Wednesday, December 14, 2005

Word-zilla

In a recent article in the New Yorker ("Hogs Wild"), Ian Frazier writes about an urban-legendish monster boar that was shot, photographed, and shortly thereafter buried. The lack of concrete evidence inspired descriptions of an ever-bigger pig until it came to be known as ... tada! ... Hogzilla. (The boar did prove to exist, and did indeed prove to have been huge, though not quite up to the size of legend.)

The suffix -zilla is another one of those morphemes that falls out of reparsing an existing word. The meaning seems to be "monster." So Hogzilla is a monster hog. Something like truck-zilla would be a monster truck. Here are some examples I found using Our Friend Google:

Presumably there are more to be found.

Update 28 Jan 2006 I just thought of another: bridezilla, which per Paul McFedries is "a bride-to-be who, while planning her wedding, becomes exceptionally selfish, greedy, and obnoxious." That is, a bride-monster.

The suffix -zilla is handy, because as far as I know, we don't have a particle in English that we can add to a word to create "big version of." We have diminutives -- dog, doggy -- but no, uh, what? increasative. (Actually, it's called an augmentative.) In Spanish, there are a handful of augmentatives, such as -on and -ota, to name two. Una caja is a box; un cajón is a big box, etc. (For the curious, more on Spanish augmentatives to be found here.) Of course, -zilla isn't just "big version of"; it's "unprecedently enormous version of": the monster version.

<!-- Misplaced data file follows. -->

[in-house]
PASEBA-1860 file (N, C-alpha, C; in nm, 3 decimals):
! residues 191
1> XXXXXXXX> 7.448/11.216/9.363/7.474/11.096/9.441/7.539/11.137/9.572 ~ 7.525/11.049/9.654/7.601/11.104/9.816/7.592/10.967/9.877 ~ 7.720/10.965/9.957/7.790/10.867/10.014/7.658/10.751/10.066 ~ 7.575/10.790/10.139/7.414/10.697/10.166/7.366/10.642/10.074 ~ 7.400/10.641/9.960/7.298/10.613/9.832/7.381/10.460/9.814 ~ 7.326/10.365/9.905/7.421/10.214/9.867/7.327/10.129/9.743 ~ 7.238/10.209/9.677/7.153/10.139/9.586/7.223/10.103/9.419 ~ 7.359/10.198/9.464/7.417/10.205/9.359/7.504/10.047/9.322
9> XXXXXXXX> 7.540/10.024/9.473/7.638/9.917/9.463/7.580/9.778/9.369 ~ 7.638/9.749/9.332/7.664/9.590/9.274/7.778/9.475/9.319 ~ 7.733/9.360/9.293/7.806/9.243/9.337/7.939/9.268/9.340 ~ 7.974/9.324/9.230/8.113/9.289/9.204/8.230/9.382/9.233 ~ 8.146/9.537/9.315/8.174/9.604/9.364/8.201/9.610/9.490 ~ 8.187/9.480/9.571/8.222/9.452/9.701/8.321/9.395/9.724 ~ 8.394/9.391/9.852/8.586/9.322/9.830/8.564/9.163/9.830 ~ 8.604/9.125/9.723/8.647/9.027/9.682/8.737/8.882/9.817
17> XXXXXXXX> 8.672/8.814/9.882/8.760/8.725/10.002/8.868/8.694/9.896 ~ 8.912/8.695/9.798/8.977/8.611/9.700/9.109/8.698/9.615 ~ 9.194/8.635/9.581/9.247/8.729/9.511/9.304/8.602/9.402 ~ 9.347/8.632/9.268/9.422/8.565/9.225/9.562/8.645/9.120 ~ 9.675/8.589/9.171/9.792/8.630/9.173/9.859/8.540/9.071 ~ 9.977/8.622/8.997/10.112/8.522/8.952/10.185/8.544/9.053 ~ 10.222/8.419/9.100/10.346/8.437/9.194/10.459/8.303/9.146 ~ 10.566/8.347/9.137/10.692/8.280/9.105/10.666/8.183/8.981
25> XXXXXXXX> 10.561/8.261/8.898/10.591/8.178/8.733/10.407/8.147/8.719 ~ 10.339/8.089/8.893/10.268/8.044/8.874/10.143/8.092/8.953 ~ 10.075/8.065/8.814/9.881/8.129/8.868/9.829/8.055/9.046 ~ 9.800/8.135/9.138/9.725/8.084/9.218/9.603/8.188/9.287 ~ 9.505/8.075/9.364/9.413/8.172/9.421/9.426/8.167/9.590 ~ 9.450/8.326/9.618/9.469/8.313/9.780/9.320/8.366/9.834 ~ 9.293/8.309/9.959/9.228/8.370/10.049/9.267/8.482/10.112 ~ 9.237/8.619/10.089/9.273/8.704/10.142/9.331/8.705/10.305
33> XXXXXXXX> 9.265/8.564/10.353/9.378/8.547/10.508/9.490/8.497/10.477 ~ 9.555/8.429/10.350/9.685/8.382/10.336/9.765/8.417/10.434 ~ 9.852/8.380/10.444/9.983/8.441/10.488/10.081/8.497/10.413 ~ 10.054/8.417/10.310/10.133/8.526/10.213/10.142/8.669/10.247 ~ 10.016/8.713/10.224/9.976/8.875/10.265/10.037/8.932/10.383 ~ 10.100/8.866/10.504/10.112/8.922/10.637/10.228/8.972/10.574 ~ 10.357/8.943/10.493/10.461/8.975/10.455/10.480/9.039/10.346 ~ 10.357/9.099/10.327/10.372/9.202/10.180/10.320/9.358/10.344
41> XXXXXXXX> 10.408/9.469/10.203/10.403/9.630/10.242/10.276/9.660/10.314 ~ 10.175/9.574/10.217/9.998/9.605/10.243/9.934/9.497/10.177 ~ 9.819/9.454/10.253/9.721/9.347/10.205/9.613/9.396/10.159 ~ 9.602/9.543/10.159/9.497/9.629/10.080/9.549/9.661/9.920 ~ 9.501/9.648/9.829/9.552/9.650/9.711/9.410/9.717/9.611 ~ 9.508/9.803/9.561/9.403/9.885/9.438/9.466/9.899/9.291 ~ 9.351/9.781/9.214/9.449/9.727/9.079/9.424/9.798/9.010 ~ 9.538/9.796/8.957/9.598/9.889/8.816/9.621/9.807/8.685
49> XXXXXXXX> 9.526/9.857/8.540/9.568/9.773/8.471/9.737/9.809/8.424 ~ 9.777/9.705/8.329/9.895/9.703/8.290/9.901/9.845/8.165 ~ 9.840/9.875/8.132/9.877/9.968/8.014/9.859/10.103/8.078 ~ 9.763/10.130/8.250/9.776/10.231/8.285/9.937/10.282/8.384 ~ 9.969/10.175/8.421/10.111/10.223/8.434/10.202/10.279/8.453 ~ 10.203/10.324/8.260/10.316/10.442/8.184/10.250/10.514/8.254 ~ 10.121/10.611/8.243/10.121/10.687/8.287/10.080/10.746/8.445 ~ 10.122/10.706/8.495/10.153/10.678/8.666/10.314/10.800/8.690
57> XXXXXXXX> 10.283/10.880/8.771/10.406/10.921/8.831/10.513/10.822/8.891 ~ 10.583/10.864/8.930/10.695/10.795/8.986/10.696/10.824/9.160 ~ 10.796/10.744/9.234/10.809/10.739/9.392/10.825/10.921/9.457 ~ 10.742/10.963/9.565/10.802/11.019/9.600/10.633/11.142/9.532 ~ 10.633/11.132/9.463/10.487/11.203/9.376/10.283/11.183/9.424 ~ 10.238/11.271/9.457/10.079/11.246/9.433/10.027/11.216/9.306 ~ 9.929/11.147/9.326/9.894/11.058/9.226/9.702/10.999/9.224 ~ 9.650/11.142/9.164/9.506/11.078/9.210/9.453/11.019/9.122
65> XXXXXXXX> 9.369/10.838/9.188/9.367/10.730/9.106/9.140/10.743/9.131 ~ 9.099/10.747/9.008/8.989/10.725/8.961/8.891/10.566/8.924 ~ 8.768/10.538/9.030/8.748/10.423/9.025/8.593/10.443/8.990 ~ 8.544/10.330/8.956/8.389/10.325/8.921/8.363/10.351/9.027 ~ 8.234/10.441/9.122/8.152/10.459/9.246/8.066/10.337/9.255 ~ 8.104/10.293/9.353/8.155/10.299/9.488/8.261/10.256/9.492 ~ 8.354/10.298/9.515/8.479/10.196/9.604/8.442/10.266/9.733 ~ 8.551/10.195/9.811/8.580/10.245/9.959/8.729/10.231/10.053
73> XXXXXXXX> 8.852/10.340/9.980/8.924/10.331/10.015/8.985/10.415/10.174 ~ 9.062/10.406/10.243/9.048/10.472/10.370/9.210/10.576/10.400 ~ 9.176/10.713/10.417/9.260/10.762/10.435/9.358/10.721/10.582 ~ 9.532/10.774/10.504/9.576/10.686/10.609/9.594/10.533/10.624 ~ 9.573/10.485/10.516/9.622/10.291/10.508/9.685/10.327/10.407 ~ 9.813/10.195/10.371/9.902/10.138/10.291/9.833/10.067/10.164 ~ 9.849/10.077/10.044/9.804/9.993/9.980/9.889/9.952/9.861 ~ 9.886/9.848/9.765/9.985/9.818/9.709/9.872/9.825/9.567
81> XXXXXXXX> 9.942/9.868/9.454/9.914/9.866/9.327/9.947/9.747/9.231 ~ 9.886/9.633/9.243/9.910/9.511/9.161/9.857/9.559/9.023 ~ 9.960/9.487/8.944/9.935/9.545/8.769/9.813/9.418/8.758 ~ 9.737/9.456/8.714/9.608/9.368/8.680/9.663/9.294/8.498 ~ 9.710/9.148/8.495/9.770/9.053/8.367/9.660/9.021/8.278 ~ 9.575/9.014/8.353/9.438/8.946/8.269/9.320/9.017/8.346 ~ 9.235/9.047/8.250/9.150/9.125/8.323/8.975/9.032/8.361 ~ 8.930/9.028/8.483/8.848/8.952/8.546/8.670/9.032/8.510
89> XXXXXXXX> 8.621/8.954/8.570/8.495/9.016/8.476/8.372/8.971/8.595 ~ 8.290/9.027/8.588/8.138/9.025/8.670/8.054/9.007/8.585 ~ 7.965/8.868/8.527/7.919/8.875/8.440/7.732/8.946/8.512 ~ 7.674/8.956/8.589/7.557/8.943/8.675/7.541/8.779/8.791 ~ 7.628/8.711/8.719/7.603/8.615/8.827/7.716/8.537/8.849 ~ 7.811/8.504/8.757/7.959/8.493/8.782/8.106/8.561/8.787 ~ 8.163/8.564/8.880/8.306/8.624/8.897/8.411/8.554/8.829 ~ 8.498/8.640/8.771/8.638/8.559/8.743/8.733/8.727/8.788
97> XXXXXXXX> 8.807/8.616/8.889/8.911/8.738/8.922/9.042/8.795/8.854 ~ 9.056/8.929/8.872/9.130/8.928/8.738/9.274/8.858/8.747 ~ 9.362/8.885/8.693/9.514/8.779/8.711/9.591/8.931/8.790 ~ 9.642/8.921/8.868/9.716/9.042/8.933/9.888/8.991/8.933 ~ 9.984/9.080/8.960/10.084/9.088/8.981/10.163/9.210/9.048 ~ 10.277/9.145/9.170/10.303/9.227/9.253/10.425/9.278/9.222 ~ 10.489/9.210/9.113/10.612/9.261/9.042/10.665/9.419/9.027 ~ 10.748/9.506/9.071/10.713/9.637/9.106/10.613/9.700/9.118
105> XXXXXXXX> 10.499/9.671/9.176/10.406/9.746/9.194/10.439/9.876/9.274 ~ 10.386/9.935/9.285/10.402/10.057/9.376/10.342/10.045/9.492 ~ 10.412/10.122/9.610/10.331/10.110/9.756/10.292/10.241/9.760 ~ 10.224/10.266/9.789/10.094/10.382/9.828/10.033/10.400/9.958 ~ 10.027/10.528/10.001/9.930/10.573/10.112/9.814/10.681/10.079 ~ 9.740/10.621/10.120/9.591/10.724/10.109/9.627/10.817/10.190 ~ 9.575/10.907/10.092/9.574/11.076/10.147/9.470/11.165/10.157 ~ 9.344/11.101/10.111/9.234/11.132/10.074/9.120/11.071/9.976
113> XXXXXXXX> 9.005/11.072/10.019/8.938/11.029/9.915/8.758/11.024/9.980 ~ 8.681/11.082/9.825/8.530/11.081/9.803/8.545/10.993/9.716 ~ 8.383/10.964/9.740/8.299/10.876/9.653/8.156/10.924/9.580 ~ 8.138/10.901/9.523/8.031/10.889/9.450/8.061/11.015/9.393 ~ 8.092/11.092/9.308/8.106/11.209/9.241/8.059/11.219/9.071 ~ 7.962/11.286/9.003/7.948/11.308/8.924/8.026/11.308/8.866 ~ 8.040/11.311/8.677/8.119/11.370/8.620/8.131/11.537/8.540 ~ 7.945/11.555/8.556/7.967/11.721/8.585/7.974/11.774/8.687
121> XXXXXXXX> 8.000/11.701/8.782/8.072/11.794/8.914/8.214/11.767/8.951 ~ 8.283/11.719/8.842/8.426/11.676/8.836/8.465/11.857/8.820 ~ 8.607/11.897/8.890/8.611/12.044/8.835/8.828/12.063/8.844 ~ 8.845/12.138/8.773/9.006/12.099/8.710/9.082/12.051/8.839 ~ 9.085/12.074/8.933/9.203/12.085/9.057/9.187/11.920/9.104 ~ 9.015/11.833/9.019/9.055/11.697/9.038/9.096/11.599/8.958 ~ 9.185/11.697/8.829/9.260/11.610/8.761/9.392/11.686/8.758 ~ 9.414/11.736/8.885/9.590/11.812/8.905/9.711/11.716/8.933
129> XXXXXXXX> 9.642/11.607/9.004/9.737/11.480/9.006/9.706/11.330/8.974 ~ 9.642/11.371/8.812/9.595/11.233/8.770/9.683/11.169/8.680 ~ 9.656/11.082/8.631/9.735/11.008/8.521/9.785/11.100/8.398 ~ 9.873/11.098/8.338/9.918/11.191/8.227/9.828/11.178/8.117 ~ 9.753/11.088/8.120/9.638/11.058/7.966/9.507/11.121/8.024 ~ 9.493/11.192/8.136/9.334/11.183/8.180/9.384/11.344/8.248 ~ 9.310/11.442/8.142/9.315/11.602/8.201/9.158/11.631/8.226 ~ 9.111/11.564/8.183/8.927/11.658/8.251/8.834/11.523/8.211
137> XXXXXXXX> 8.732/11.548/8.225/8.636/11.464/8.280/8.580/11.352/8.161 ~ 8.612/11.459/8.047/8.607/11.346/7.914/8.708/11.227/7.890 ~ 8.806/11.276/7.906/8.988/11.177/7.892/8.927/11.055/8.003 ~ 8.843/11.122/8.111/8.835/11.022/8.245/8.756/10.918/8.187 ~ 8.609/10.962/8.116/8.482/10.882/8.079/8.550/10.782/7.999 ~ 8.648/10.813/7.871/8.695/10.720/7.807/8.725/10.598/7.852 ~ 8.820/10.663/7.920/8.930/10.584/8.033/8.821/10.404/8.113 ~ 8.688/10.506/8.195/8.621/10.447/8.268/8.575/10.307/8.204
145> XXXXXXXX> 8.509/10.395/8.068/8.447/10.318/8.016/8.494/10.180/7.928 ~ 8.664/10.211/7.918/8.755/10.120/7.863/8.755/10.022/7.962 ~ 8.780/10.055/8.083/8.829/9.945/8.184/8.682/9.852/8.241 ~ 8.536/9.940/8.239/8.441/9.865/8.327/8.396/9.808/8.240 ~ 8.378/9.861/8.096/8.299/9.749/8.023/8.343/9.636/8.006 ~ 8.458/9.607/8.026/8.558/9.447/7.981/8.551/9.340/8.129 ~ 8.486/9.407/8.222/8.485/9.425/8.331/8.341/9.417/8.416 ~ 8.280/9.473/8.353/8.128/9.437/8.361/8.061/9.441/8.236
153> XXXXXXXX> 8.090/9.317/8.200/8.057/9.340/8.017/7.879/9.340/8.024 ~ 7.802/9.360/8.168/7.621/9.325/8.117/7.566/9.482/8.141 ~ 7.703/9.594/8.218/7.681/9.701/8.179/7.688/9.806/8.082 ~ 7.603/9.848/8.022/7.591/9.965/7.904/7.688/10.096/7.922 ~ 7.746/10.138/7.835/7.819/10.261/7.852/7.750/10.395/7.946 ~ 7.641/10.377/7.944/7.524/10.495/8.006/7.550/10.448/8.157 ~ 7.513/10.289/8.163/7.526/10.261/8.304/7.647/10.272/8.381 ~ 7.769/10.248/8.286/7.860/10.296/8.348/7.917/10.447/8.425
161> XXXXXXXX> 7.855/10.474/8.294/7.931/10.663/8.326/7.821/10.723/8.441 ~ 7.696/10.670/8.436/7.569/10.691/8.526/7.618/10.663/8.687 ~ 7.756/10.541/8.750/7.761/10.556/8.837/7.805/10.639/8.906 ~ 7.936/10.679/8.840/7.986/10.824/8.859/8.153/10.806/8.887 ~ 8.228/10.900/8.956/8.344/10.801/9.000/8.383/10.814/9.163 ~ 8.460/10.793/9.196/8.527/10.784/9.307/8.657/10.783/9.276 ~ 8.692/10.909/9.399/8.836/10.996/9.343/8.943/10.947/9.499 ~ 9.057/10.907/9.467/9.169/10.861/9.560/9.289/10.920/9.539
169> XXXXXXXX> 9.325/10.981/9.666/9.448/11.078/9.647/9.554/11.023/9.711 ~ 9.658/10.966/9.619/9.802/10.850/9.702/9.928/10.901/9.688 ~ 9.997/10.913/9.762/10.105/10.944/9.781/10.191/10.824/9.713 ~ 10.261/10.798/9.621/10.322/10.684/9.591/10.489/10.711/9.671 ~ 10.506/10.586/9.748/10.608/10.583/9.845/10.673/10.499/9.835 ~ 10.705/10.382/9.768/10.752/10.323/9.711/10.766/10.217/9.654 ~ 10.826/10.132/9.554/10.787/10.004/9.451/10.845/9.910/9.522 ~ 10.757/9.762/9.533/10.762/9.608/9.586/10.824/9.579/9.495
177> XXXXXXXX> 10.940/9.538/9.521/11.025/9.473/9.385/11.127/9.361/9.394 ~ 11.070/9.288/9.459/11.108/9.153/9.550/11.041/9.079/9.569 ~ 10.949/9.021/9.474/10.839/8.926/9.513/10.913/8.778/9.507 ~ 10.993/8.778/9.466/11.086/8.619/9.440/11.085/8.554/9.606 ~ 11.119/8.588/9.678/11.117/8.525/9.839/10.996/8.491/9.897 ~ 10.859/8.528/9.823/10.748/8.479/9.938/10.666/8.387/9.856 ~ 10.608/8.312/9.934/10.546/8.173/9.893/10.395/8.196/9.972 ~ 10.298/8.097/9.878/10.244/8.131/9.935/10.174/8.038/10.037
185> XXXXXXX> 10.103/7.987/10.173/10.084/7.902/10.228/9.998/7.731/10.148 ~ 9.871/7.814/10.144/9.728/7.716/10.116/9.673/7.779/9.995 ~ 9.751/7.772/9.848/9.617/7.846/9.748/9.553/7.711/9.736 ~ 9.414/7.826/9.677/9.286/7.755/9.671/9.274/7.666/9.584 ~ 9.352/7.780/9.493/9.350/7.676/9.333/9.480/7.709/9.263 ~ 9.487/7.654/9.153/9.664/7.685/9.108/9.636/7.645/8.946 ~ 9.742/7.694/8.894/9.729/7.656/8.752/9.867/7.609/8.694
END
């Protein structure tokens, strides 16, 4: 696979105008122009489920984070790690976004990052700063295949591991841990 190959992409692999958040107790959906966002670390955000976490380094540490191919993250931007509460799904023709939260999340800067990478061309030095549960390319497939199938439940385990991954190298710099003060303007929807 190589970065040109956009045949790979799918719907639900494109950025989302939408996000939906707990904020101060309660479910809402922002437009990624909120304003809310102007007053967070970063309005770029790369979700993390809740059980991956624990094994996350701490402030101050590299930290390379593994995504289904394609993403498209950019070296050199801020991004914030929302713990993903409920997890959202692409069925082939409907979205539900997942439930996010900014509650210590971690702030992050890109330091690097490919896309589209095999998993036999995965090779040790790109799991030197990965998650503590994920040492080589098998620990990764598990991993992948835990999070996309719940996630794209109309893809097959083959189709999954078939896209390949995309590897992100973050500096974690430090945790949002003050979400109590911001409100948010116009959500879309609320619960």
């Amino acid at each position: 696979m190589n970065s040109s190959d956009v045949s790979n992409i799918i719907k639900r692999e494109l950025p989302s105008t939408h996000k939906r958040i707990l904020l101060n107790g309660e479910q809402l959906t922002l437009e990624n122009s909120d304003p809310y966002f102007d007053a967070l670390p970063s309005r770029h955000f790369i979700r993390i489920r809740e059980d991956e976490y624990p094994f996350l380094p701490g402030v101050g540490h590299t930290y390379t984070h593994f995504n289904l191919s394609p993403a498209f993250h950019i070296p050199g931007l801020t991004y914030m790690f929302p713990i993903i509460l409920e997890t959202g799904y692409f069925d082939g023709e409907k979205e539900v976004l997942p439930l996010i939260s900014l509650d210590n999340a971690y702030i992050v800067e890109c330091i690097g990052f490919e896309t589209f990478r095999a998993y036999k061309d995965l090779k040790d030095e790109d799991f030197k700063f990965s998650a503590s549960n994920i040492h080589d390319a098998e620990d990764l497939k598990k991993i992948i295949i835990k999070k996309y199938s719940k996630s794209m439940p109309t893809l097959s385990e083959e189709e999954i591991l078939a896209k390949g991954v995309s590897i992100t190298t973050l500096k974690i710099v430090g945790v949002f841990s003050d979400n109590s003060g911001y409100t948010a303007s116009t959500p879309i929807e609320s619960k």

And whence this term, anyway? I can't say definitively, but a very good bet is that it began with the movie Godzilla. That's in itself a slightly strange word, an Anglicization of the Japanese word Gojira, with an extra -d-. (One etymology posited here.) Given that Godzilla is an unprecedently enormous lizard, it's not a stretch to break the name on boundaries that make sense in English (god+zilla) and reuse the suffix-like part.

A note on Mozilla, the umbrella name for the browser foundation. The foundation uses a lizard as its mascot, but according to some purported diary entries from Jamie Zawinski, the name's originator, the name came first as a portmanteau of something like Mosaic+killer, Mosaic being the browser guts on which many a commercial browser was originally based. And in an interesting twist, some uses of -zilla do not directly mean "huge"; they instead echo the Mozilla name and suggest some affinity with that browser or its community, such as Bugzilla and podzilla.

3 comments:

Anonymous said...

See www.drmetablog.com entry for March 17. Vivian

WordzGuy said...

Nice link, Vivian. We have more here:



http://wordzguy.livejournal.com/106468.html
http://wordzguy.livejournal.com/2002/05/12/
http://wordzguy.livejournal.com/2004/09/21/
http://evolvingenglish.blogspot.com/2006/01/dang-oh.html

Brendan said...

Nano-zilla. Only a few posts before meganiche.

Nice.